Digital transformation initiatives are helping CFOs gain efficiency and lower costs, but failing to address governance, risk and controls while implementing new enterprise resource planning systems is a “common pitfall” that trips up companies, according to a recent report by Deloitte co-authored by Isa Farhat, partner in Deloitte & Touche LLP’s audit & assurance practice, and Courtney Connors, accounting and reporting advisory senior manager for the accounting firm.
Transformations nowadays are much more “multi-dimensional,” covering operations, financial reporting and other such areas as opposed to focusing just on one area of the business.
These efforts encompass more than just the need to implement a new ERP system, and moreover, these types of “prevailing winds around transformation necessitate the need for (a) compliance focused mindset,” Farhat said in an interview.
Putting compliance at the forefront
The need to focus on compliance is not new: most large-scale transformation initiatives occur because companies are looking to either lower costs or boost profitability, Farhat said — meaning “I relieve myself of the monotony and the mundane or...I have a higher clients focus, and I'm reducing risks,” Farhat said.
However, there is “more of a compliance focus as a strategic enabler of business value in these much more complex and what I would call three-or four-dimensional type of transformations than there’s ever been before,” he said.
In part because of changing compliance needs, CFOs are “squarely in the decision-making process” when it comes to transformation efforts, supplanting in some cases the IT team, Farhat said. Certain compliance requirements, especially for public companies like those required under the Sarbanes-Oxley Act, have made CFOs into “very predominant stakeholders in these large scale transformation efforts,” Farhat said.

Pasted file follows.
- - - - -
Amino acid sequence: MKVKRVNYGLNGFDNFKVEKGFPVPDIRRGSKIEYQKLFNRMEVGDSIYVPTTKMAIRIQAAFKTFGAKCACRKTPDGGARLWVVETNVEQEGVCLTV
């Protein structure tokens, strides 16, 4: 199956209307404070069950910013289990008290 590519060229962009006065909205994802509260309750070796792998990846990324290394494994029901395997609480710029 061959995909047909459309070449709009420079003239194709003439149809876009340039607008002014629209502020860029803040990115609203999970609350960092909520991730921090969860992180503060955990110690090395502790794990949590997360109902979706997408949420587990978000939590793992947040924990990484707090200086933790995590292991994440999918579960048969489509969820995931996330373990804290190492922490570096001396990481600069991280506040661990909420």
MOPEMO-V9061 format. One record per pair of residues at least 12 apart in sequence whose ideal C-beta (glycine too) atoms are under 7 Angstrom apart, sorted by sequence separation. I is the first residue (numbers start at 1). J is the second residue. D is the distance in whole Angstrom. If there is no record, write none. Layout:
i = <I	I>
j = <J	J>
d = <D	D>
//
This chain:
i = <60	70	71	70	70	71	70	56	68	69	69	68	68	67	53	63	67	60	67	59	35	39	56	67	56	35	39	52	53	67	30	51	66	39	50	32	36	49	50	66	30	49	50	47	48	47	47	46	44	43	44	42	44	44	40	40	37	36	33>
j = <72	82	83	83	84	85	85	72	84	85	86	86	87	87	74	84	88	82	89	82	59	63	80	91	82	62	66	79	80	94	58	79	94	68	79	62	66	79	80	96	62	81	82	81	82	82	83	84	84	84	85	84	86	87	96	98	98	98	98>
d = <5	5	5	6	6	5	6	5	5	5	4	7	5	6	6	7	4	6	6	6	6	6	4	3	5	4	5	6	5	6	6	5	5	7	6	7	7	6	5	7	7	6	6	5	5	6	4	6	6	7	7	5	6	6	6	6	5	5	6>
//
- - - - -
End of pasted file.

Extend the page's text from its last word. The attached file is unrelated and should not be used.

“A lot of the transformations that I'm seeing, that I'm dealing with right now, are transformations in functional areas like finance [of] which the CFO is the leader,” he said.
CFOs today are facing a changing regulatory environment. New environmental, social and governance (ESG) standards regarding factors like carbon emissions are being proposed, for example, while new disclosure requirements surrounding cyberattacks mandated by the Securities and Exchange Commission took effect Tuesday. Layering on all of these new changes only makes compliance design “more critical and complex,” Farhat said.
That complexity is one of the reasons why GRC issues may be lagging behind, however, the Deloitte report postulates, as the systems required by companies to run those key business practices compliantly grow more complicated and require a growing volume of data.
Getting a grip on data
Looking through one’s transformation efforts with a compliance lens can also help CFOs to approach such implementations more efficiently: another challenge faced by companies when implementing an ERP system is a tendency to “lift and shift” legacy processes over to the new system, according to the Deloitte report, which can cause a lack of connectivity with the finance and accounting departments.
Companies may be keeping these legacy processes because they have worked in the past, which may not always be the case with new systems. Considering one’s operating model and how it might need to change is a key first step to centering GRC into one’s ERP implementation, therefore.
“And so approaching the processes, not just lifting and shifting my legacy processes, but my redesign processes…through the lens of compliance in the design elevates the overall governance and implementation framework, and makes it a very controls conscious transformation,” Farhat said.
Another necessity for successful transformation is to put in place systems that can handle a growing amount of data smoothly and most importantly, compliantly. For these systems to have the ability to function in the way they need to in today’s environment, their implementation “begets a much more deep compliance design than we had seen in the past,” Farhat said.
“The need to be able to use that data as a strategic asset is becoming much more on the forefront of CFOs minds these days,” he said. “And therefore, the way that they intend to use that has to be underpinned by compliance.”
With that in mind, “we're seeing that CFOs are much more compliance-focused in their mindsets, which help their organizations effectively mitigate those control risks and business transformations and ERP implementations,” he said.